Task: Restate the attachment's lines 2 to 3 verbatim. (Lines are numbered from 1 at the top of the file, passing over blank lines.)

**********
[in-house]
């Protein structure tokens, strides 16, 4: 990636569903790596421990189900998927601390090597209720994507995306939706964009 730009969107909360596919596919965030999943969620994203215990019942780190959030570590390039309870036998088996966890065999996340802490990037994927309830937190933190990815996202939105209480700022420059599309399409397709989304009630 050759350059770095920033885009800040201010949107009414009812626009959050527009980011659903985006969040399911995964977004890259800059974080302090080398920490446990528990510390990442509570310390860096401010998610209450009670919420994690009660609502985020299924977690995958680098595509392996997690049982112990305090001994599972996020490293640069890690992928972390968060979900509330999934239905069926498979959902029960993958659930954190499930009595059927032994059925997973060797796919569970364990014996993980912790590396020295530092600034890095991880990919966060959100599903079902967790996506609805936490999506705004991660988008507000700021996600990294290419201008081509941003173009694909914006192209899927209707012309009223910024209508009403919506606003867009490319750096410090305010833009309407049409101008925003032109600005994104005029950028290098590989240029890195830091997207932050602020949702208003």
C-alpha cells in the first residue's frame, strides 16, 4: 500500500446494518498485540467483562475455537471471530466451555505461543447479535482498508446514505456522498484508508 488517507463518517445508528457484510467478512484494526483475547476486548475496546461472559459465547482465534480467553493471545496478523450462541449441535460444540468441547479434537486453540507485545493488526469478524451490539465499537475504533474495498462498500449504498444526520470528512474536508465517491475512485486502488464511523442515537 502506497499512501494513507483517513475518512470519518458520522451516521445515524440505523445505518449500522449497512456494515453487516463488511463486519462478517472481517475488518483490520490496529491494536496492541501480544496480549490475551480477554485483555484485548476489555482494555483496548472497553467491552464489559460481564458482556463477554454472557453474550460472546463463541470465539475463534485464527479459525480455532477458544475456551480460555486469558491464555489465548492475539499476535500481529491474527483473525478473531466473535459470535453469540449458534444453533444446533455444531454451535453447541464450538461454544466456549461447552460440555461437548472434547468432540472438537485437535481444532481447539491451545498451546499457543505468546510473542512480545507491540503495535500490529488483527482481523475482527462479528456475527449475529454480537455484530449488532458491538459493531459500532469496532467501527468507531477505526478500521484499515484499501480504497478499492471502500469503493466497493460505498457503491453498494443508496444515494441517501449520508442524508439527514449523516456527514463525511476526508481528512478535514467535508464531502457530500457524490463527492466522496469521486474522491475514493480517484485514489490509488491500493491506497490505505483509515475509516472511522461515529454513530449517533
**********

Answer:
């Protein structure tokens, strides 16, 4: 990636569903790596421990189900998927601390090597209720994507995306939706964009 730009969107909360596919596919965030999943969620994203215990019942780190959030570590390039309870036998088996966890065999996340802490990037994927309830937190933190990815996202939105209480700022420059599309399409397709989304009630 050759350059770095920033885009800040201010949107009414009812626009959050527009980011659903985006969040399911995964977004890259800059974080302090080398920490446990528990510390990442509570310390860096401010998610209450009670919420994690009660609502985020299924977690995958680098595509392996997690049982112990305090001994599972996020490293640069890690992928972390968060979900509330999934239905069926498979959902029960993958659930954190499930009595059927032994059925997973060797796919569970364990014996993980912790590396020295530092600034890095991880990919966060959100599903079902967790996506609805936490999506705004991660988008507000700021996600990294290419201008081509941003173009694909914006192209899927209707012309009223910024209508009403919506606003867009490319750096410090305010833009309407049409101008925003032109600005994104005029950028290098590989240029890195830091997207932050602020949702208003």
C-alpha cells in the first residue's frame, strides 16, 4: 500500500446494518498485540467483562475455537471471530466451555505461543447479535482498508446514505456522498484508508 488517507463518517445508528457484510467478512484494526483475547476486548475496546461472559459465547482465534480467553493471545496478523450462541449441535460444540468441547479434537486453540507485545493488526469478524451490539465499537475504533474495498462498500449504498444526520470528512474536508465517491475512485486502488464511523442515537 502506497499512501494513507483517513475518512470519518458520522451516521445515524440505523445505518449500522449497512456494515453487516463488511463486519462478517472481517475488518483490520490496529491494536496492541501480544496480549490475551480477554485483555484485548476489555482494555483496548472497553467491552464489559460481564458482556463477554454472557453474550460472546463463541470465539475463534485464527479459525480455532477458544475456551480460555486469558491464555489465548492475539499476535500481529491474527483473525478473531466473535459470535453469540449458534444453533444446533455444531454451535453447541464450538461454544466456549461447552460440555461437548472434547468432540472438537485437535481444532481447539491451545498451546499457543505468546510473542512480545507491540503495535500490529488483527482481523475482527462479528456475527449475529454480537455484530449488532458491538459493531459500532469496532467501527468507531477505526478500521484499515484499501480504497478499492471502500469503493466497493460505498457503491453498494443508496444515494441517501449520508442524508439527514449523516456527514463525511476526508481528512478535514467535508464531502457530500457524490463527492466522496469521486474522491475514493480517484485514489490509488491500493491506497490505505483509515475509516472511522461515529454513530449517533